Latest in DSM Archive March

Latest Findings in DSM - March 2019
Published February 26, 2019

In This Issue:


2019 AADSM Research Grant

The AADSM will be releasing its next request for applications for the 2019 AADSM Research Grant on April 1, 2019. Please check the AADSM Research Page on Monday, April 1 for more details. 

Multislice Computed Tomography Assessment of Airway Patency Changes Associated with Mandibular Advancement Appliance Therapy in Supine Patients with Obstructive Sleep Apnea

Matsumura Y, Ueda H, Nagasaki T, Medina CC, Iwai K, Tanimoto K. 
Sleep Disord. 2019;2019:1-9. doi:10.1155/2019/8509820

“[T]o measure the regional effects of [a mandibular advancement appliance] on the upper airway of supine subjects with OSA using multislice computed tomography (MSCT).”

Study Design and Population:
Study of 13 adults with mild to moderate OSA. The mandibular advancement appliance [MAA] was made of two occlusal splints.

Main Findings:
  • “In most of the assessed airway size variables, significant increases in the anteroposterior diameter and width were observed after MAA therapy.”
  • “We demonstrated that the proportional size of the soft tissue volume, i.e., the soft palate and tongue in the oro-hypopharyngeal region, significantly decreased during use of an MAA. This forward displacement of the soft tissue thereby increases the retroglossal airway space (except the nasopharynx) three-dimensionally.”

The Association Between Sleep Disorders and the Risk of Colorectal Cancer in Patients: A Population-based Nested Case-Control Study

Lin C-L, Liu T-C, Wang Y-N, Chung C-H, Chien W-C.
In Vivo. 2019;33(2):573-579. doi:10.21873/invivo.11513

To explore the relationship between sleep disorders and risk of colorectal cancer.

Study Design and Population:
Nested case-control study of 7,355 Taiwanese patients with colorectal cancer and 29,420 control patients.

Main Findings:
  • The risk of colorectal cancer was 5.69 times higher if a patient had both a sleep disorder and depression.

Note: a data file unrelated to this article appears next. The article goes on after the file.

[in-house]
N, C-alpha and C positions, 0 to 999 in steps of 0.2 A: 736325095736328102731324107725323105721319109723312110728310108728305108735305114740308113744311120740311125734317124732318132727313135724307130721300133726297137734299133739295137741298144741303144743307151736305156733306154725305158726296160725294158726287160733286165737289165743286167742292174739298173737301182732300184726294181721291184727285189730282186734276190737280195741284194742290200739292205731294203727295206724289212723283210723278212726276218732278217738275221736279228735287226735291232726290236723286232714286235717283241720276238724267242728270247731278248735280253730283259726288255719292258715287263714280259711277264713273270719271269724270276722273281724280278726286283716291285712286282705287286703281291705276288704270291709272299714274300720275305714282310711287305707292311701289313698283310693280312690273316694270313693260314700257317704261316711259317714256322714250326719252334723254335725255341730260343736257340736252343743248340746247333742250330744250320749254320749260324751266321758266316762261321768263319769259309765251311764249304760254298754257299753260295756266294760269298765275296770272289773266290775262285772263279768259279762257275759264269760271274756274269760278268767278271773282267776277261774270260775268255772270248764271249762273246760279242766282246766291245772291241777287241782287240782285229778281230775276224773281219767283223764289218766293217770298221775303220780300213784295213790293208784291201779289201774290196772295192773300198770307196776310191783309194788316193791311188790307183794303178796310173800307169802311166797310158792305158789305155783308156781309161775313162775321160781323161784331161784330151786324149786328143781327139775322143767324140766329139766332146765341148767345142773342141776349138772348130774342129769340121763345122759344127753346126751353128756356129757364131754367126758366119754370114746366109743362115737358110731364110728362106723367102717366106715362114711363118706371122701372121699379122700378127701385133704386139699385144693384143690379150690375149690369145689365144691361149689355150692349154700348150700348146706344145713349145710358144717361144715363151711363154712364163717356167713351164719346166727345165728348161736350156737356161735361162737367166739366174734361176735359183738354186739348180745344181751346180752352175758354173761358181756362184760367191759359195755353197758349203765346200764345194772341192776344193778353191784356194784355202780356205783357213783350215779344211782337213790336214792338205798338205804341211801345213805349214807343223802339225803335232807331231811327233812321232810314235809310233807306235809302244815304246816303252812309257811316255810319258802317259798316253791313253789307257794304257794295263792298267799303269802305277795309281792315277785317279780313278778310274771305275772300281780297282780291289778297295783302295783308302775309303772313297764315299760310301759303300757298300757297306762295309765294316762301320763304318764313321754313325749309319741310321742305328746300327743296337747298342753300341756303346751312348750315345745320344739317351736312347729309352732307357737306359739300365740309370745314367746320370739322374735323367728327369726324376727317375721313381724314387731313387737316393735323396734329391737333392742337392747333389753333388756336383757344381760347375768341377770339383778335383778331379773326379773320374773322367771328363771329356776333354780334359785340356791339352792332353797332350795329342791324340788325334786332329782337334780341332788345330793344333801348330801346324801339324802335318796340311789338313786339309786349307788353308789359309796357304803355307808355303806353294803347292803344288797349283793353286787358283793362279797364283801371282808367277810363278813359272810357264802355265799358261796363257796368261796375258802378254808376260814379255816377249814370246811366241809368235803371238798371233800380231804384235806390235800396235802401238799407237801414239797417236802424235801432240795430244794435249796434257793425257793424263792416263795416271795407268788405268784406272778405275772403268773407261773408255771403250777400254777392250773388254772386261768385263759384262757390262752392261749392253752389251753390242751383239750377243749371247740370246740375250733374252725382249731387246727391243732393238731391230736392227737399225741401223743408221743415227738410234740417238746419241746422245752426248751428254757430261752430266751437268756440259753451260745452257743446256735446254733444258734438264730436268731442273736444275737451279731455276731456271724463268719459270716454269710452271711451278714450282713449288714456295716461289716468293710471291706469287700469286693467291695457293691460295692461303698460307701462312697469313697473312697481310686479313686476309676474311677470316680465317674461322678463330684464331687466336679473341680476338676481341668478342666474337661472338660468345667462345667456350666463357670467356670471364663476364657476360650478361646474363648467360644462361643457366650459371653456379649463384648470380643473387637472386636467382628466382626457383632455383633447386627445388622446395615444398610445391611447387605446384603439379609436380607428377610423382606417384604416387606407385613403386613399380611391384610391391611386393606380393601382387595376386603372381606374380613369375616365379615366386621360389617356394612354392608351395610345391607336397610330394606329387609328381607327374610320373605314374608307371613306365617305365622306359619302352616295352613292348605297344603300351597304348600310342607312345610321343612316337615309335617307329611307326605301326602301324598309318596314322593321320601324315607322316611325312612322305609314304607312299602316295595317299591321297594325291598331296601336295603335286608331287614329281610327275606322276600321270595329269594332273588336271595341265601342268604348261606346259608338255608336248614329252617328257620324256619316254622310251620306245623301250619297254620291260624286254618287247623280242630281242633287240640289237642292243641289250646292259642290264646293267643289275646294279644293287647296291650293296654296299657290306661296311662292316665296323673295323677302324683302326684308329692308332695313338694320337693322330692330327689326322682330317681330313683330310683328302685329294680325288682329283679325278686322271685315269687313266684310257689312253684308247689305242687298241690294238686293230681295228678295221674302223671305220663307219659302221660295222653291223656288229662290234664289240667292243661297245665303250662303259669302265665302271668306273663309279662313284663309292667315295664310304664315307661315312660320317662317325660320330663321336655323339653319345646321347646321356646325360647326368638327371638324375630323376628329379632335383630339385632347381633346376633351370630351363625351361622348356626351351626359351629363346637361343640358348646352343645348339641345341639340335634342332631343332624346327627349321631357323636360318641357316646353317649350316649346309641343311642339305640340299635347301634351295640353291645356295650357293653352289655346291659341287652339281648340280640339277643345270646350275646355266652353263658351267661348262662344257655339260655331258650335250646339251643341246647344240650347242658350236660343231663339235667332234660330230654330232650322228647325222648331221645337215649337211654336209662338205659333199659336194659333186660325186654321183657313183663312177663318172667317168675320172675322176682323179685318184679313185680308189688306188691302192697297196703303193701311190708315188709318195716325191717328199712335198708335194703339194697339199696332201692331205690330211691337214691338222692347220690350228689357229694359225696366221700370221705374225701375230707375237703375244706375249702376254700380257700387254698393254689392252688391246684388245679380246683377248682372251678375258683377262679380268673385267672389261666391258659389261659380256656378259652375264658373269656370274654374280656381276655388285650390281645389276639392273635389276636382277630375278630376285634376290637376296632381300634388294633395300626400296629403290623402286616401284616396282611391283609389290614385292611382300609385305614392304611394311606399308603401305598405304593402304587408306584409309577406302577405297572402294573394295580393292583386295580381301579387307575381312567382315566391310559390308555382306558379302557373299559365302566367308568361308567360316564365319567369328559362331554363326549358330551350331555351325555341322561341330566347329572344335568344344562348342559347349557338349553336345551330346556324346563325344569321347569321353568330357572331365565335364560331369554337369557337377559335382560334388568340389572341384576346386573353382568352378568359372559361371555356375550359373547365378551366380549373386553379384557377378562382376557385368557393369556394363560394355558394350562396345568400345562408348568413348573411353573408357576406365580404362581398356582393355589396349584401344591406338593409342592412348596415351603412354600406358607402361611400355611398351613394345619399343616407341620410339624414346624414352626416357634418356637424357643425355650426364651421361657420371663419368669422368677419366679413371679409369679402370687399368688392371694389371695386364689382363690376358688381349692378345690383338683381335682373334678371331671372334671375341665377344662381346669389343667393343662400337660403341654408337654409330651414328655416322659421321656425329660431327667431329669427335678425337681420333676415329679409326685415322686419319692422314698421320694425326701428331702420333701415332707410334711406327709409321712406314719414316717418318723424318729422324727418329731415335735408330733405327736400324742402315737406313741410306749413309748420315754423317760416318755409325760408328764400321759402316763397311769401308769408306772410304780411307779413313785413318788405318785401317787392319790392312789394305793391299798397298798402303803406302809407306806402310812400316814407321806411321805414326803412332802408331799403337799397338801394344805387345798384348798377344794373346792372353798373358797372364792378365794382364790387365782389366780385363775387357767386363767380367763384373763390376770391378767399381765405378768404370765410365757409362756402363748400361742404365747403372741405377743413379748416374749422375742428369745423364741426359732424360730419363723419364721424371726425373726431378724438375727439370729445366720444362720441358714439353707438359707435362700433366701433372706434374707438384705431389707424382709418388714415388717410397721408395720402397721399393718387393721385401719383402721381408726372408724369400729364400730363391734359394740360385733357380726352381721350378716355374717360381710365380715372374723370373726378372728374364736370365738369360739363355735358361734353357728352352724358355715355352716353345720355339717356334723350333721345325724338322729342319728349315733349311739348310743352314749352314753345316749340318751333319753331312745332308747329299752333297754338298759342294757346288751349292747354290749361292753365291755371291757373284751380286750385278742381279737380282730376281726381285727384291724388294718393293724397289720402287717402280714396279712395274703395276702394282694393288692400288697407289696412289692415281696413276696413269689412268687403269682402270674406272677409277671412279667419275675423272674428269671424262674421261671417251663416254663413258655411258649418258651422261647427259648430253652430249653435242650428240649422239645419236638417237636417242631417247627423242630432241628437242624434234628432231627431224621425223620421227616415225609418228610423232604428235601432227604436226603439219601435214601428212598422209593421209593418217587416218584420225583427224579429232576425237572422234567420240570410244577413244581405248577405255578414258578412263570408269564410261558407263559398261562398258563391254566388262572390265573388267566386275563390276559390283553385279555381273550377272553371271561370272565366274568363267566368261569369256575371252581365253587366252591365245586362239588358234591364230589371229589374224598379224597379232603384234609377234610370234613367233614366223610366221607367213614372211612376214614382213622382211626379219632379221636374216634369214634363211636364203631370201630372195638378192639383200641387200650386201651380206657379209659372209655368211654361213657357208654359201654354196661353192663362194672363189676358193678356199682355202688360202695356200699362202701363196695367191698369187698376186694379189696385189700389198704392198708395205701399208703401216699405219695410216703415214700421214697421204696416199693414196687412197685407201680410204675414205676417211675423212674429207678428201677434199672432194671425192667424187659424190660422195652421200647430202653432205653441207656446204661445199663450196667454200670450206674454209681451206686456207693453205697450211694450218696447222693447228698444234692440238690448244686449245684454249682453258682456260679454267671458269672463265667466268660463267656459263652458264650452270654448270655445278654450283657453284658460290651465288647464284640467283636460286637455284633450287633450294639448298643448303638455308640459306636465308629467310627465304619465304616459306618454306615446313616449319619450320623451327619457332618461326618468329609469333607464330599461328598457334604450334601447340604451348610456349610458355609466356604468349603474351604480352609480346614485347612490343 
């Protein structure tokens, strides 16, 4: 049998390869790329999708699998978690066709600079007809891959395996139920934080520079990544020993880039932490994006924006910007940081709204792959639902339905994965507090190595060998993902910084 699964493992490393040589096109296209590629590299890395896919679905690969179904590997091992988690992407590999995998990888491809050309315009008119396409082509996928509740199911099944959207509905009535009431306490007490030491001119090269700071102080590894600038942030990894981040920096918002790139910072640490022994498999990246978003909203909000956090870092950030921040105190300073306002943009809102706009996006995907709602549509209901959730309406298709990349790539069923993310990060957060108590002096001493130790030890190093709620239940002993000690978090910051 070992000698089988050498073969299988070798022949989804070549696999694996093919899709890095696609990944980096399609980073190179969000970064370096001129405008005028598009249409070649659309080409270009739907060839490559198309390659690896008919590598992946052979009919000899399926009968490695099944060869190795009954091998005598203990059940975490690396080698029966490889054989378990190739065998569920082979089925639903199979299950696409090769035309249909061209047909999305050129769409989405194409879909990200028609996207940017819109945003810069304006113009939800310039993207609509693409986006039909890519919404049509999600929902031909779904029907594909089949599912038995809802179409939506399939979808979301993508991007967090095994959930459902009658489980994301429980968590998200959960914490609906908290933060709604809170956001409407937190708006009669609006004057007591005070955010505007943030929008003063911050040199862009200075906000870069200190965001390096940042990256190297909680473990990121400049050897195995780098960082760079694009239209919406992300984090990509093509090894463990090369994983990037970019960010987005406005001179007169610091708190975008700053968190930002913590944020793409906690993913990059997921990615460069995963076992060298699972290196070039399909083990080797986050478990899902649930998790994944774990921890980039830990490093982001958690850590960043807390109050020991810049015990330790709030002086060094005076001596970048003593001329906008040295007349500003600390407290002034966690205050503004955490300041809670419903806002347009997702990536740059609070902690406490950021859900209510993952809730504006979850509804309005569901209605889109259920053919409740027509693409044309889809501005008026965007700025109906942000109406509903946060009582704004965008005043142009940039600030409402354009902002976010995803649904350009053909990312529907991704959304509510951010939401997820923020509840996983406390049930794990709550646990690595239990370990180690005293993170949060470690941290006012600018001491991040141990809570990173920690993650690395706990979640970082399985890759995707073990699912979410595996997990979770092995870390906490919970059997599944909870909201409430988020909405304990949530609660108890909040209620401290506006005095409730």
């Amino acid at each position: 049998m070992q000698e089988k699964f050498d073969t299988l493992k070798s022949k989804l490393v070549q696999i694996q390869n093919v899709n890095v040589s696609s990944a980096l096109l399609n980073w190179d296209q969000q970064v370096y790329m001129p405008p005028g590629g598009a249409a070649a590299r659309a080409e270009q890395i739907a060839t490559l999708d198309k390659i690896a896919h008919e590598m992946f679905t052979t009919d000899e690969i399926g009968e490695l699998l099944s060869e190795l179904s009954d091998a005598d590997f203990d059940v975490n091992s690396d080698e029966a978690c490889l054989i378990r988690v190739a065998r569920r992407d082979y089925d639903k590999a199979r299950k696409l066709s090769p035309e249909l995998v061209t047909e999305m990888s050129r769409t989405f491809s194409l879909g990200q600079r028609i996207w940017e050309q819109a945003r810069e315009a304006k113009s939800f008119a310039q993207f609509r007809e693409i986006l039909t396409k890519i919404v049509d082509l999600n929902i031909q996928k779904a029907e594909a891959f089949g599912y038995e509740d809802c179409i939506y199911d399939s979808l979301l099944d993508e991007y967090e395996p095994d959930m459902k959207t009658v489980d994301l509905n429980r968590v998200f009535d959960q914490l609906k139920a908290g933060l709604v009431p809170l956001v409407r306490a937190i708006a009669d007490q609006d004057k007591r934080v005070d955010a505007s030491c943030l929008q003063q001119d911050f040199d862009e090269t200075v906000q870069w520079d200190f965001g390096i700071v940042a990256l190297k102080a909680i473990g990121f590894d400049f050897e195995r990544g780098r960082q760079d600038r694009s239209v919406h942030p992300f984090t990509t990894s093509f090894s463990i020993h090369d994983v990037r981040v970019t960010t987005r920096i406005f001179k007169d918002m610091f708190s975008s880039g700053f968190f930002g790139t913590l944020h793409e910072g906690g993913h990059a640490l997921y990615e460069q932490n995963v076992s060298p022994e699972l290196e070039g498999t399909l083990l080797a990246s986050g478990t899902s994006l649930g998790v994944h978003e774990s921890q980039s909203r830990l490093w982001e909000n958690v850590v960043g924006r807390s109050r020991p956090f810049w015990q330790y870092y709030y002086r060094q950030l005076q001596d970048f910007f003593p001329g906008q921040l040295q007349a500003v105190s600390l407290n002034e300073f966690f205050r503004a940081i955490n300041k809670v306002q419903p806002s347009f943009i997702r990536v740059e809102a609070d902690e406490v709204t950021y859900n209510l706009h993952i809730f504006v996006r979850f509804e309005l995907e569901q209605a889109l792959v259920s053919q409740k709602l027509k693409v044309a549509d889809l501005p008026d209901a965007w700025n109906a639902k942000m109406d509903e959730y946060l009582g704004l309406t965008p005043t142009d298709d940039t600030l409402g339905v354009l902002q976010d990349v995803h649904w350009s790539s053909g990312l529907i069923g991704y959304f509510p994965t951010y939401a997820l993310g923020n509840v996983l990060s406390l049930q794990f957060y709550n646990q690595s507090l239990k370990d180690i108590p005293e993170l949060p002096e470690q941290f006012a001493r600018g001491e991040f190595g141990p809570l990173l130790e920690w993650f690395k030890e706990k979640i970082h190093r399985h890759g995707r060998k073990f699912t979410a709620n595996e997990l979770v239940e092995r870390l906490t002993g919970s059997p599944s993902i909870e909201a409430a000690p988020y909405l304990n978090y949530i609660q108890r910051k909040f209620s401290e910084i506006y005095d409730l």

• This could be caused by decreased melatonin production and destabilizing of the clock genes, which is caused by disruption of the circadian rhythm. These are potential promoters of cancer.

The Interlinked Rising Epidemic of Insufficient Sleep and Diabetes Mellitus

Chattu V, Chattu S, Burman D, Spence D, Pandi-Perumal S.
Healthcare. 2019;7(1):37. doi:10.3390/healthcare7010037

To explore the relationship of sleep disorders with diabetes mellitus.

Study Design and Population:
Review of literature.

Main Findings:
  • “[S]leep disorders can increase the risk of insulin resistance and diabetes.”
  • OSA is a very common sleep disorder and is associated with a higher prevalence of diabetes.
  • “The relationship between sleep and diabetes is bi-directional.” That is, if diabetes is properly treated, it can lead to better sleep outcomes.
  • Most studies on sleep and diabetes have focused on type 2 diabetes. More research on the relationship between sleep and type 1 diabetes is needed.

Difficult-to-treat OSAS:Combined continuous positive airway pressure (CPAP) and mandibular advancement devices (MADs) therapy. A case report

Luzzi V, Brunori M, Terranova S, et al.
Cranio - Journal of Craniomandibular Practice. 2018.

To examine the use of combination CPAP and MAD therapy for difficult-to-treat OSA.

Study Design:
Case report of a 66-year-old man with metabolic syndrome, mouth breathing, atopy and daytime sleepiness. Patient was treated with a MAD as well as low-pressure CPAP.

  • MAD therapy alone did not sufficiently resolve OSA symptoms.
  • Similarly, CPAP therapy alone did not sufficiently resolve OSA symptoms, due to poor patient compliance.
  • Combined therapy successfully treated the OSA, in this case.
“In selected patients, a treatment combining CPAP and MAD might be a more tolerable alternative to CPAP alone. The improved pharyngeal patency, promoted by mandibular advancement and stretching of the pharyngeal muscles, allows operating the CPAP at lower pressures when the MAD alone is not sufficient to induce a safe sleep profile.”

Use of Berlin questionnaire in comparison to polysomnography and home sleep study in patients with obstructive sleep apnea 

Ng SS, Tam W, Chan T-O, et al. 
Respir Res. 2019;20(1):40. doi :10.1186/s12931-019-1009-y

“[T]o evaluate the predictive accuracy of the Berlin questionnaire in patients with suspected OSAS undergoing PSG in the sleep laboratory setting against those going through the Embletta™ portable diagnostic system (Embletta PDS) at home.”

Study Design:
Study of 316 subjects who completed Berlin Questionnaire and the Epworth Sleepiness Scale (ESS). Patients were then randomized to either receive a hospital-based PSG or a home-based sleep test.

Main Findings:
  • The Berlin Questionnaire identified 69.7% of the patients in the HSAT group as high risk and 77.5% of patients in the PSG group as high risk
  • The authors looked at the Berlin Questionnaire’s negative predictive value (i.e. the probability that a patient who receives a negative result really does not have the disease) and its test specificity (i.e. the ability to screen out subjects who didn’t have the disease).
  • The questionnaire had higher negative predictive value and specificity when it was compared with the HSAT than when it was compared with the PSG.
  • This indicates that the questionnaire was better at predicting results for the group using the HSAT.
“The questionnaire was not reliable in predicting OSAS through PSG AHI whereas there was some predictive ability in discriminating patients with OSAS from normal subjects based on home Embletta sleep test.”